I took over the [intellectual property] business in 2017, and we did a kind of fundamental pivot away from the general purpose processors and moved more to market-specific products. At the same time, we started shedding products: display IP, video IP, that weren’t highly differentiated and commoditized. We really doubled down what I would call the compute platform — the CPU, the GPU, and the business around that.
The restructuring was really not about trying to fit into an EBITA envelope. It was a combination of looking at whether we have the right profile of [expenses] versus research and development. We need to invest more in R&D, so part of it was creating space to invest more, and that gives me a high degree of confidence — IPO or non-IPO — that we have a very healthy business.
This year, we’ve started to transition to v9 [architecture] royalties, but not in a big way, that will start next year. V9 royalty rates are better than v8, so that gives us confidence. And at the same time, these new markets with hyperscalers such as Amazon and Microsoft, automotive and such, I think we can manage that balance.
It’s a tricky balance, and I’m not going to take issue with what Simon said because those are his words, not mine. But I’m confident that we’ve got a strong business.
You’re thinking of investing more in research and development, in expending more resources there: How does Arm go about doing that? How do you plan to allocate R&D dollars? Some companies have made specific performance targets, such as an 1,000x increase.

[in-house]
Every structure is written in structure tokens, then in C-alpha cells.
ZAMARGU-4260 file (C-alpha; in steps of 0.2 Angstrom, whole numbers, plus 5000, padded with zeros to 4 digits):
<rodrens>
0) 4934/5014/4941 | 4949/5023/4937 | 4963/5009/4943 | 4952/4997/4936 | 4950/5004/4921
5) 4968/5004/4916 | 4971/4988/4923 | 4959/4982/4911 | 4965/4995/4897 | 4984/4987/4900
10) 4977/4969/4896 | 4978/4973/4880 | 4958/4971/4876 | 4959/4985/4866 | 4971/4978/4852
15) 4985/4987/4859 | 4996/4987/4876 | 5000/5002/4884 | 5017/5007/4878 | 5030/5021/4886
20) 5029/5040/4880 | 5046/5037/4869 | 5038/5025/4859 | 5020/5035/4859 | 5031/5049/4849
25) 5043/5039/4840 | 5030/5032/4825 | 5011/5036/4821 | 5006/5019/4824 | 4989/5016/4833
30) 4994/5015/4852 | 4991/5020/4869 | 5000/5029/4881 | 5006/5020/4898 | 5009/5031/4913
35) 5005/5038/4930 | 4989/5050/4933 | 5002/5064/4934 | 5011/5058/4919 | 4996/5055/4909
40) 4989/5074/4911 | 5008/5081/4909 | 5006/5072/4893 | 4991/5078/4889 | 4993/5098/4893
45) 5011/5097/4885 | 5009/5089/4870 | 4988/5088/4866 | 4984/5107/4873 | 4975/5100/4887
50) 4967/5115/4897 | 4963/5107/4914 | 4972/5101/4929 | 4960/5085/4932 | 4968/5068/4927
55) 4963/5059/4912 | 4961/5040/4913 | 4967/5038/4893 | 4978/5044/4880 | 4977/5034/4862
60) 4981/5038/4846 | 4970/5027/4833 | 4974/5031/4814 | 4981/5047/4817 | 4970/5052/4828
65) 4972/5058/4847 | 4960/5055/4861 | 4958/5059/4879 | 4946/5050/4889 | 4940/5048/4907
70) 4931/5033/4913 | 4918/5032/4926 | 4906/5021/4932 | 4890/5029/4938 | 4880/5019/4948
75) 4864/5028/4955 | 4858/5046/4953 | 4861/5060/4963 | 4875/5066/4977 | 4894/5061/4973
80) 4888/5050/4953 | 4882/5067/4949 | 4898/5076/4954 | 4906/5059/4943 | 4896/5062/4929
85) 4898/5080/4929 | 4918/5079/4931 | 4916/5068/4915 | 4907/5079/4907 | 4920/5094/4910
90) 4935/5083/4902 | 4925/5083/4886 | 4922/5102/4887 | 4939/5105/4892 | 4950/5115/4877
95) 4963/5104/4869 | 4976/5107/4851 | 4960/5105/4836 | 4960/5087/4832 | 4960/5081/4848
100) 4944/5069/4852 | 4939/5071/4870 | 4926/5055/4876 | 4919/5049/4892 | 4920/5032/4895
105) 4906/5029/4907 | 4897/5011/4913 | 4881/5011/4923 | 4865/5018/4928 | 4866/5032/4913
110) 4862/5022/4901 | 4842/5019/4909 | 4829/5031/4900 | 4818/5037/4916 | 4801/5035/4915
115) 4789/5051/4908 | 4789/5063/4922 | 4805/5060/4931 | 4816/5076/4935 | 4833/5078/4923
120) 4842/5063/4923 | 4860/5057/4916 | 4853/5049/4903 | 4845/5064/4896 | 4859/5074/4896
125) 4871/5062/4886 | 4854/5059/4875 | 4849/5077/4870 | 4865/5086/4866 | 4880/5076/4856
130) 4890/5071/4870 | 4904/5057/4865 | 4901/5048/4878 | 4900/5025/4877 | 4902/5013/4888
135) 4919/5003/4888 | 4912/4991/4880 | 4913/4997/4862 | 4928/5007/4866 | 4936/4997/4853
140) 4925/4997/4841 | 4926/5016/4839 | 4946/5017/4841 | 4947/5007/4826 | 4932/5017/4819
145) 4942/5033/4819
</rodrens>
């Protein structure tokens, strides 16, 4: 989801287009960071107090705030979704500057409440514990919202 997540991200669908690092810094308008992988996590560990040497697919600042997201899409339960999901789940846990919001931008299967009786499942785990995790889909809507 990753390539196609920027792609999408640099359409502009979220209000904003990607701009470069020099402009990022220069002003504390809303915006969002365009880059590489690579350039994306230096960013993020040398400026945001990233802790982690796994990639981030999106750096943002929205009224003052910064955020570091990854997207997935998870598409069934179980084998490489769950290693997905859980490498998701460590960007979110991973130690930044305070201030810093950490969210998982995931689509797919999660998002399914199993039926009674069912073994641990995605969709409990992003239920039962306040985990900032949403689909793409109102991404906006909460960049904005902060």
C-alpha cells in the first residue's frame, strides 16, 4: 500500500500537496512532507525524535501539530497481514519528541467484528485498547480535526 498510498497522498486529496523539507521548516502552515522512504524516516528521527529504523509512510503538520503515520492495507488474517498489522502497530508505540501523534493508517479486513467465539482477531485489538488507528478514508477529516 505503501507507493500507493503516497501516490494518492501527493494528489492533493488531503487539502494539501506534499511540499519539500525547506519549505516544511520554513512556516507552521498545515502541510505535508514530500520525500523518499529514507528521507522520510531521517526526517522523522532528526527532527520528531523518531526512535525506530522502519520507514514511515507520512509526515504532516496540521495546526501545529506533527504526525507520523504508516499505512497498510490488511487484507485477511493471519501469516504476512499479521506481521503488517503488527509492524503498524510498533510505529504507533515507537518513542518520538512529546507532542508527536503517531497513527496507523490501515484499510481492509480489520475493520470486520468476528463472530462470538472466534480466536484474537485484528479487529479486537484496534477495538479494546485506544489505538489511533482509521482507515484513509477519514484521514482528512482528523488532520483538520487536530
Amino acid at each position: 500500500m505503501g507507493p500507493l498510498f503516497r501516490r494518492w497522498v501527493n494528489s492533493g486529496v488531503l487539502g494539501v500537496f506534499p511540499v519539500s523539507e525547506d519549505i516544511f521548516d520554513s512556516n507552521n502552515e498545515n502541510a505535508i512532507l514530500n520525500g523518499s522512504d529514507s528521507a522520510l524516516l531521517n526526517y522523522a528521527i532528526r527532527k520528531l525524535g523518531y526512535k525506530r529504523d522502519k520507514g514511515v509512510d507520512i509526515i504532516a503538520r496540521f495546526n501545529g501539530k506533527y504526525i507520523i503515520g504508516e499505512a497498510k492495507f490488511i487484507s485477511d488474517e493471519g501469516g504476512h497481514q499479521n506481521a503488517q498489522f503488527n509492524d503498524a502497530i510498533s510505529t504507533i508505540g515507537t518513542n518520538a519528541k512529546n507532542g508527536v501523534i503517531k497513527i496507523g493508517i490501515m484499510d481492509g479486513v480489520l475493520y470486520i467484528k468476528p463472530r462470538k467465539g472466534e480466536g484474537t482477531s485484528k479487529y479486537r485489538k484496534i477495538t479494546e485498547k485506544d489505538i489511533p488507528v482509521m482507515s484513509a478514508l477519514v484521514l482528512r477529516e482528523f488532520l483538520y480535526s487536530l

We’re very focused on performance efficiency. Because I think one of the things that’s going to drive our growth, we’ve already seen: more and more chips are using more and more cores.
In a multicore system, you need a high degree of efficiency around performance per watt. And if you think about the data center, or the EV, or the base station, those all need a heck of a lot of performance, but they really need performance per watt. So if Intel is saying 1,000x better performance, we’re certainly going to be competitive on performance, but we’re going to be relentless on performance per watt.
Looking at the data center — if a new data center is going to be built in Ireland, let’s say, for them to get the land and an energy contract, only so much square footage is going to be allowed, [and] there’s going to be only so many megawatts they’re allowed. If they’re going to have no compromise on performance, it's really going to be around performance per square foot, and performance per square watt. This is why when [Amazon CEO] Andy Jassy stood on stage and said, “Why Graviton2?” He talked about 40% better performance in the same power envelope.